* ServiceWatcher - it's ending service watch simple_http_service
* Reporter:Zookeeper - it's removing zk node at /nerve/services/simple_http_service/services/service_a_node_1_0000000002
* Reporter:Zookeeper - it's closing the connection


Synapse uses the last known backend and understands it's not getting a report from Nerve anymore. The same thign happened when Nerve was up but the service crashed.

Synapse::ServiceWatcher::ZookeeperWatcher: synapse: no backends for service simple_http_service and no default servers for service simple_http_service; using previous backends: [{"name"=>"service_a_node_1", "host"=>"", "port"=>8000, "id"=>2, "weight"=>nil, "haproxy_server_options"=>nil, "labels"=>nil}]


If the nerve ends nicely, it deregisters the path in Zookeeper. If it REALLY crashes, it won't have a chance to deregister. This is not too big of a deal because the registry in zookeeper has a ttl, so it'll be auto removed after not being updated for a time. This takes a few seconds.

NOTE: When HAProxy tries to connect to a node that is now down, it will not be able to reach it so we will get a timeour.

The Service

Still running happily, but with 200 health checks halted. With Nerve down, nothing is requesting the health check from our service.


Nerve comes up, let's us know the initial healtch check returned true, and starts reporting that our service is healthy as it keeps pinging it. The service now starts spitting 200s back on the screen and Synapse rediscovered our sole backend and updated the HAProxy config.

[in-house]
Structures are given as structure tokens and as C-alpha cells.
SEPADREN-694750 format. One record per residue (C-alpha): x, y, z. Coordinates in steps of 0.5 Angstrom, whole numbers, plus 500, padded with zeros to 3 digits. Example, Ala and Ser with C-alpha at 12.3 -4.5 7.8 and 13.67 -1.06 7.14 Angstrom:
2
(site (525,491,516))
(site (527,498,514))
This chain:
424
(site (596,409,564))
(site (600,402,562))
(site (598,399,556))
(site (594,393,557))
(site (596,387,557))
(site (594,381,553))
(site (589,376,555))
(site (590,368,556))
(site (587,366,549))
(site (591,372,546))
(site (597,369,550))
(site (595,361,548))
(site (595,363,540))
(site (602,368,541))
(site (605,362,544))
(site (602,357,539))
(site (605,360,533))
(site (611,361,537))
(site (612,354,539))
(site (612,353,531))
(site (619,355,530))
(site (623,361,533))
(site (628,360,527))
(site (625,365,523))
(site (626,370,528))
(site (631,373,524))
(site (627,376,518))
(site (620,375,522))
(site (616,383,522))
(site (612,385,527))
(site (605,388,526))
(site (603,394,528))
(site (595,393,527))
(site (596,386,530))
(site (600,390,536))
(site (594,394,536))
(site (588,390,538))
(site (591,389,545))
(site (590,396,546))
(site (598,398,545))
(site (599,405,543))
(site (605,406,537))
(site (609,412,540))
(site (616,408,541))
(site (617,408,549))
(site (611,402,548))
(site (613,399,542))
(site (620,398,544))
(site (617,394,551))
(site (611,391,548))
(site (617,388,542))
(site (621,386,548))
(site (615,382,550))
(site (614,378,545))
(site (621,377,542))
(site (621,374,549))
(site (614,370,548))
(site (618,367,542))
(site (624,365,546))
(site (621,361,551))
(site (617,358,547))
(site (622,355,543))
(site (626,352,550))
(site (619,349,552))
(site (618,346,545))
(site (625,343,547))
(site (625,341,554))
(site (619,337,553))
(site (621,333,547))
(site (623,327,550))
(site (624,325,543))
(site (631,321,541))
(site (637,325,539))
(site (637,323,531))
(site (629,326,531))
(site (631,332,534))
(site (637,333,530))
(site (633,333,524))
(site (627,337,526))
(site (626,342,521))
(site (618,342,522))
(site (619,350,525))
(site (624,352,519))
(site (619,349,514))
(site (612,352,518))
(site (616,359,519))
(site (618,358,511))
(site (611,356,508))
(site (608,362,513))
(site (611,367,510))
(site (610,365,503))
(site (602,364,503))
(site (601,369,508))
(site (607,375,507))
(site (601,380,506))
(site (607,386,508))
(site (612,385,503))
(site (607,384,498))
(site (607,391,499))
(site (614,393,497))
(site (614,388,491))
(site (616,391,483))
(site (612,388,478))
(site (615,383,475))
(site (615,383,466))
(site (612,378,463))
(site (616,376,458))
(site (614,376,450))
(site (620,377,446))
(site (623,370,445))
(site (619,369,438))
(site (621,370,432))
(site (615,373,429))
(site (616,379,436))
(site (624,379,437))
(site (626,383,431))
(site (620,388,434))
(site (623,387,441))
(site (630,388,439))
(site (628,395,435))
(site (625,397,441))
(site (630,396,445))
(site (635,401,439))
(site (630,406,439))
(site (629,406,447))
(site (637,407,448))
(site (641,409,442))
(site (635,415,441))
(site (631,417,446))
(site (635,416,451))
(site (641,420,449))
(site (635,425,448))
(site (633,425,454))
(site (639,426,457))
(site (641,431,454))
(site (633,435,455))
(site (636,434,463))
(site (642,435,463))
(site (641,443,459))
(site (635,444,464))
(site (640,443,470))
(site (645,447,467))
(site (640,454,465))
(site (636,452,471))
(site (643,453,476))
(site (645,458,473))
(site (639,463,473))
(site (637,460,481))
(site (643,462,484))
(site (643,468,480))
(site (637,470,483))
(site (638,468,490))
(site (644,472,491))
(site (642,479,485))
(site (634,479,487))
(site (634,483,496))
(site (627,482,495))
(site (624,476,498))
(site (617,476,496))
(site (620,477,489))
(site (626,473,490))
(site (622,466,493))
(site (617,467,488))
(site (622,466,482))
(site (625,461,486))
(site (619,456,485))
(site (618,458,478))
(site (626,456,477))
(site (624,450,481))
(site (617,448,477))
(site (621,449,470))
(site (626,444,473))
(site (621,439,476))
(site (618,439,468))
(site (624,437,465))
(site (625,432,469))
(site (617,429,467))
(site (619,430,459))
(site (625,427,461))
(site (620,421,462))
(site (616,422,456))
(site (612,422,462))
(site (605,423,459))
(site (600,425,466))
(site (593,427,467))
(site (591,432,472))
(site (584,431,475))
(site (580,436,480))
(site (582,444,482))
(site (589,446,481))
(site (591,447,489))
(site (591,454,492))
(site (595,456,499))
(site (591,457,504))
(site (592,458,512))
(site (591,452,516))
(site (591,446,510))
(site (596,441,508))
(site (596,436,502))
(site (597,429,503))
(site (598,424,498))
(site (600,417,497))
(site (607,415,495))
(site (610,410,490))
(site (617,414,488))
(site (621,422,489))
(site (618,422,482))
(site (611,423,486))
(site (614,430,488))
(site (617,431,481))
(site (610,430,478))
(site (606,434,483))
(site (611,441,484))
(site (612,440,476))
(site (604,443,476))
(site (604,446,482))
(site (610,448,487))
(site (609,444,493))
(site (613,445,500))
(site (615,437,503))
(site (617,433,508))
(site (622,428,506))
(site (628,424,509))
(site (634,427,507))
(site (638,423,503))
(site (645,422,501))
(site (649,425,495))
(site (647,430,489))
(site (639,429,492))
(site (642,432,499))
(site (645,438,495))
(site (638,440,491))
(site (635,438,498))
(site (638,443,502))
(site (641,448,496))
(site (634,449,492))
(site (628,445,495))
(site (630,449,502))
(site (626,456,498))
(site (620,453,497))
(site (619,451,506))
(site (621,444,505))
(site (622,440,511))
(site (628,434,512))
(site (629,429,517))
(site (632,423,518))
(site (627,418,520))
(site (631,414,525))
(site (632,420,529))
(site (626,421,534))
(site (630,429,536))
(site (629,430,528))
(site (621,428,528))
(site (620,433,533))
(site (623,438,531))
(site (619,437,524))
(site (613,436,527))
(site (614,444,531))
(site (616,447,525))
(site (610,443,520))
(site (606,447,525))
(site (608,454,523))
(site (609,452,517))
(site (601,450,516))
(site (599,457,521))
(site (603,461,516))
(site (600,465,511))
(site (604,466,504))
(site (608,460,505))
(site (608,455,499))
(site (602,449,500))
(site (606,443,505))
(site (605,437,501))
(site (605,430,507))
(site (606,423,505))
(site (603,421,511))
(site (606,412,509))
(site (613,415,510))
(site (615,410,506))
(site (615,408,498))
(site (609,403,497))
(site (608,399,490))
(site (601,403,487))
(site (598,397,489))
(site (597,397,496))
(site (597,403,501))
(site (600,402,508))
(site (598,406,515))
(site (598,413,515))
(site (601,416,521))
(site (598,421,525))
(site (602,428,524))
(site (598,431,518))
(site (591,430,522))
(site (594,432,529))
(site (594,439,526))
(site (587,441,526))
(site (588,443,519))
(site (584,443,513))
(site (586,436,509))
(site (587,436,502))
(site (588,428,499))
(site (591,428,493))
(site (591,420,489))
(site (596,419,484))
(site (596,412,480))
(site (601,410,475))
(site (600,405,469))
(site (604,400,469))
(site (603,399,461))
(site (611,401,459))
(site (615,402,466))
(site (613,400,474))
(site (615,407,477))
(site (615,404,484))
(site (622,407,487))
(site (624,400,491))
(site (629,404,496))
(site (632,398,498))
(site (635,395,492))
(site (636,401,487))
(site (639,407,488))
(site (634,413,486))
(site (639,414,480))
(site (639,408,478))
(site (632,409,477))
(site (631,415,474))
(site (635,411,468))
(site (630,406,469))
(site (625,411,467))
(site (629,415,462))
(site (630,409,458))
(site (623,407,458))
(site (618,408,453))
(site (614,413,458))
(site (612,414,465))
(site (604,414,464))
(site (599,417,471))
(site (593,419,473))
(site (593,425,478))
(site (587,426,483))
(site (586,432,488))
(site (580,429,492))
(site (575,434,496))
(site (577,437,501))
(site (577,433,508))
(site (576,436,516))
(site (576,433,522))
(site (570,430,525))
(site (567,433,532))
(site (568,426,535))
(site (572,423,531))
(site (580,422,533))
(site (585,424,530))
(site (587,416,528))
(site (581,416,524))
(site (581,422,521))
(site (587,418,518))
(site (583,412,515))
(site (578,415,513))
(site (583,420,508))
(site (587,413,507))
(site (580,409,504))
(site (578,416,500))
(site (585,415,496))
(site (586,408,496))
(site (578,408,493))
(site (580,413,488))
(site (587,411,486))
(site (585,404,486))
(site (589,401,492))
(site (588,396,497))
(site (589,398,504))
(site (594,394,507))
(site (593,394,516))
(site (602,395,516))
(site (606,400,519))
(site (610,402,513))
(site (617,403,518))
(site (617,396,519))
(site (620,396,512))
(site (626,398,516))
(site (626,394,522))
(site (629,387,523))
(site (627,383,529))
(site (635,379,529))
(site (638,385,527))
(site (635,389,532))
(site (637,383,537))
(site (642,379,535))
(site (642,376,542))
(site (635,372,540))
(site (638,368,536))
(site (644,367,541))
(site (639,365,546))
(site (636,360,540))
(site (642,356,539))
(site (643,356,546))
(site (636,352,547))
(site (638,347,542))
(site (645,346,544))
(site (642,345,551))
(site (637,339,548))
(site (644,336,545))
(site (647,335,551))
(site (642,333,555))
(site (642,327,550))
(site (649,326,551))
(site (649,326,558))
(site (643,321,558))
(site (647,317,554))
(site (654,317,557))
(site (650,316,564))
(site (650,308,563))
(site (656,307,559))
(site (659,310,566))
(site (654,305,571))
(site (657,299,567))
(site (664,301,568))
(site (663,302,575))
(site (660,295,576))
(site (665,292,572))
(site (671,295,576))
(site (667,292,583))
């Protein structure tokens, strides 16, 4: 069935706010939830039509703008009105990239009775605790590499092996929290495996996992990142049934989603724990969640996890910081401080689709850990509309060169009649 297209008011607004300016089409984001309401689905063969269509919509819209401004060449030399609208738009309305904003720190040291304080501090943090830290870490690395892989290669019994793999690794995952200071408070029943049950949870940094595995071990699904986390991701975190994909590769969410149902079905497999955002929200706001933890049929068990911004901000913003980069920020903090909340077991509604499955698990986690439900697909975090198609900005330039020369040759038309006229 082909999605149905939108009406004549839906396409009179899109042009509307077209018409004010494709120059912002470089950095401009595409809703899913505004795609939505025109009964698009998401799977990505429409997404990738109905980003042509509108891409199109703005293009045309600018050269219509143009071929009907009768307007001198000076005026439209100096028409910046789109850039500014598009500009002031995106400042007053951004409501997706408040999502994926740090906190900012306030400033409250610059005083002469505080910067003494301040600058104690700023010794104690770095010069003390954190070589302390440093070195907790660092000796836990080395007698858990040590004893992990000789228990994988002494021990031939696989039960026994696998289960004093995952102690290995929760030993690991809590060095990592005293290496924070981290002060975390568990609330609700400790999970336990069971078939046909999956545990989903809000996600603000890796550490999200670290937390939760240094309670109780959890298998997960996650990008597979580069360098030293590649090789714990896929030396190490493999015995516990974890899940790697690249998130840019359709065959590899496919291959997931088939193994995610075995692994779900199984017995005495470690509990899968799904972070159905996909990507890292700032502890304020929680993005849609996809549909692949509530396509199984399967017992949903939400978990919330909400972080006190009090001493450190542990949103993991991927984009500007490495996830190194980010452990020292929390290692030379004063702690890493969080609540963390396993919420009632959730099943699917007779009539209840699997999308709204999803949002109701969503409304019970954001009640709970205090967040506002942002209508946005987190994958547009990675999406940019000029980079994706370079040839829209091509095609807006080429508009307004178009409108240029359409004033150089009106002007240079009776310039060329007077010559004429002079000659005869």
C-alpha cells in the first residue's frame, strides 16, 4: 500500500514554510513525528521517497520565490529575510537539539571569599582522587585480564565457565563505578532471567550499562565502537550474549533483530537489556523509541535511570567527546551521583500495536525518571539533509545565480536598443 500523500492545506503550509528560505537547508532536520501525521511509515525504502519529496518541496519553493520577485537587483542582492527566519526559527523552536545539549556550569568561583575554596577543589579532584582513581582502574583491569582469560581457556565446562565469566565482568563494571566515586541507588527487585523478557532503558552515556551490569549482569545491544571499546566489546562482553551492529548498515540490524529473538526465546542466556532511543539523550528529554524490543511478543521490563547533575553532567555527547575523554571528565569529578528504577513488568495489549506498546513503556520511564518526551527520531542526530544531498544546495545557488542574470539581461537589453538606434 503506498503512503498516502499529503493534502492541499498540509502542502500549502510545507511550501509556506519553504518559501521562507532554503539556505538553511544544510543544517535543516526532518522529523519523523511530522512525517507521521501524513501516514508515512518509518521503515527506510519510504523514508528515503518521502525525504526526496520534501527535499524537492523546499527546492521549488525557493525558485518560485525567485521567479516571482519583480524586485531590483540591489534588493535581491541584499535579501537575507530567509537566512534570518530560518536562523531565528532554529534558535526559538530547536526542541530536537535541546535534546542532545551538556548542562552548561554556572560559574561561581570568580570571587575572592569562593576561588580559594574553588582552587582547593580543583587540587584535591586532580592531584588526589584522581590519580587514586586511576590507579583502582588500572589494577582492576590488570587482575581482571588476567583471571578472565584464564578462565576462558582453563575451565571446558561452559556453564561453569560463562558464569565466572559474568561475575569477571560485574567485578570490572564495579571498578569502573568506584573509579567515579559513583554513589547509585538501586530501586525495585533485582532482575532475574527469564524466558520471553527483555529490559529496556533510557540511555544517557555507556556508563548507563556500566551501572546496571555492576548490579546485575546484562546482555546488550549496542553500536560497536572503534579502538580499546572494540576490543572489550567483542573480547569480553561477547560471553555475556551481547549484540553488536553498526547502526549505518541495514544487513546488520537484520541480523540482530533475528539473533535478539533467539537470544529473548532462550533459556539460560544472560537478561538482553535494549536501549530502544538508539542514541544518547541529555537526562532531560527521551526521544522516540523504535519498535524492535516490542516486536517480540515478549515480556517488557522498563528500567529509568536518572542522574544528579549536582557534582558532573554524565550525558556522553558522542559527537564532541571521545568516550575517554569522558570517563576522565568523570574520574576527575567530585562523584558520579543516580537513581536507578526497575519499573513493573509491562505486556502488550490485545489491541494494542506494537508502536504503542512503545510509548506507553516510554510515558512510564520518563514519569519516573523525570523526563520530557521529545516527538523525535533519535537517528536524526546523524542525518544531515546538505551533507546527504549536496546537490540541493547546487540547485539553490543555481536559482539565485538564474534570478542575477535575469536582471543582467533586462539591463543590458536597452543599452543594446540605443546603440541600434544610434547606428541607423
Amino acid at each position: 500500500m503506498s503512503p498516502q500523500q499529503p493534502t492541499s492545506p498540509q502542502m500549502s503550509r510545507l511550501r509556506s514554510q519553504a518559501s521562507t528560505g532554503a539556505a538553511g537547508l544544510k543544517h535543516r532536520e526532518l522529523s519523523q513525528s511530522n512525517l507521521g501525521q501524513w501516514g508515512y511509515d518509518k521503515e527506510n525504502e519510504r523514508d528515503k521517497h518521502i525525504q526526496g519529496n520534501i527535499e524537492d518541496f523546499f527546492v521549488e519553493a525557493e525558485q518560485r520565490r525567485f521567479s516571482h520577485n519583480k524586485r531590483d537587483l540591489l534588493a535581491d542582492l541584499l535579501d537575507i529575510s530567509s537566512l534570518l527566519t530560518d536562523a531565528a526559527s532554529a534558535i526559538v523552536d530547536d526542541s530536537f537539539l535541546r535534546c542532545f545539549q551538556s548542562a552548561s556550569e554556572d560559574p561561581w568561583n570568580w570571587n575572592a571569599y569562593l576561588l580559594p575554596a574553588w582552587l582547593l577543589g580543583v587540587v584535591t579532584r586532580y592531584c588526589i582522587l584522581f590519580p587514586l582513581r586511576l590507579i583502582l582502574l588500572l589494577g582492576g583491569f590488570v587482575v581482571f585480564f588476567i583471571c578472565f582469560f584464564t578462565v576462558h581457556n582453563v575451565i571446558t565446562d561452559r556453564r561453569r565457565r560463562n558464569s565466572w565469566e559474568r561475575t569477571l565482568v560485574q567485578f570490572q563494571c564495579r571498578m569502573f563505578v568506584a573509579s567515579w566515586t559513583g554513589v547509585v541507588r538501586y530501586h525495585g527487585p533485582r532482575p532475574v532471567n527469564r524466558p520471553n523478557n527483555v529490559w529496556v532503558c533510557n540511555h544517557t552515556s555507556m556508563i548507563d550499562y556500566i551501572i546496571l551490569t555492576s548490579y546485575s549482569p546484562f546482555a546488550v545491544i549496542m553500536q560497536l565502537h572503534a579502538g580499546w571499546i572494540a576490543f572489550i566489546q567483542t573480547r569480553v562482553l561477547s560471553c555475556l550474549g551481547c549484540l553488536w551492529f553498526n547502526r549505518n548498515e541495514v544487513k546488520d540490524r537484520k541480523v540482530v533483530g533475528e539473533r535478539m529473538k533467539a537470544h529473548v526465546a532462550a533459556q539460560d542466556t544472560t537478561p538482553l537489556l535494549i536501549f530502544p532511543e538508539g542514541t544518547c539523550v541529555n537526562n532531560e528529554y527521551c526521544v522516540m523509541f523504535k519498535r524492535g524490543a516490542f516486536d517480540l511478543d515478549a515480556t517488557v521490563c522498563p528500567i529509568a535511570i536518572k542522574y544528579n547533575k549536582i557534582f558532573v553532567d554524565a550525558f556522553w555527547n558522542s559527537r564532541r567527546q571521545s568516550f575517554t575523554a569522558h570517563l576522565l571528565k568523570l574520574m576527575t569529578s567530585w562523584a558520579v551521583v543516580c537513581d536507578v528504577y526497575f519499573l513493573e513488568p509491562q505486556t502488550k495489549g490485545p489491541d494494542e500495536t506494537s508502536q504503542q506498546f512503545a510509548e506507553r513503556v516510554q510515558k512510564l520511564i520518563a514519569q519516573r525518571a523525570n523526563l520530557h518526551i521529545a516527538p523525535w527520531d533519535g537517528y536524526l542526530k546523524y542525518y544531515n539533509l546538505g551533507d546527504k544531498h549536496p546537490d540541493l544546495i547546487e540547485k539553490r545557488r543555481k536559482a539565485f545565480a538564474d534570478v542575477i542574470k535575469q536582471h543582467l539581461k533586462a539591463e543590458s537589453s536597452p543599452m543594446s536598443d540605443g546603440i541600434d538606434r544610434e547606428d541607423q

Step 5 - Clustering Zookeeper


You need to change the config to point all three zookeepers to the hosts.

sudo nano /etc/zookeeper/conf/zoo.cfg

Uncomment each of the three lines so you get:

# specify all zookeeper servers
# The fist port is used by followers to connect to the leader
# The second one is used for leader election

Also be sure to change myid file to each instance's id. So in zookeeper1:

sudo nano /etc/zookeeper/conf/myid

and replace all contents of file to hold only 1, like so:


Bring up the zookeeper services and you can check the status now by providing the hostname instead of the IP

/usr/share/zookeeper/bin/ -server zookeeper1

ZooKeeper1 crashed, others are still up

Nerve and Synapse will keep talking to the other two and updating the other two. When Zookeeper1 comes back up online, its registry gets refreshed from other zookeepers. If you have any doubts of this, you can point a Nerve's configuration to only one zookeeper and then kill the zookeeper it does NOT point to. If you bring it back up, its registry will have been repopulated even though a Nerve is not directly talking to it.

What's cool? Since zookeeper starts as a service, doing a kill -9 on it to crash it not so gracefully, it will actually try to restart itself because of the upstart config.

Step 6 - Running many services within a clustered zookeeper ecosystem

When you bring up service_a_node_2 and service_b_node_1, be sure that the nerve and synapse configurations reflect the names of the actual vm host names. Also make sure the zookeepers these point to are all of what is running in the cluster.

Step 7 - Running Synapse and Nerve as a Service - TODO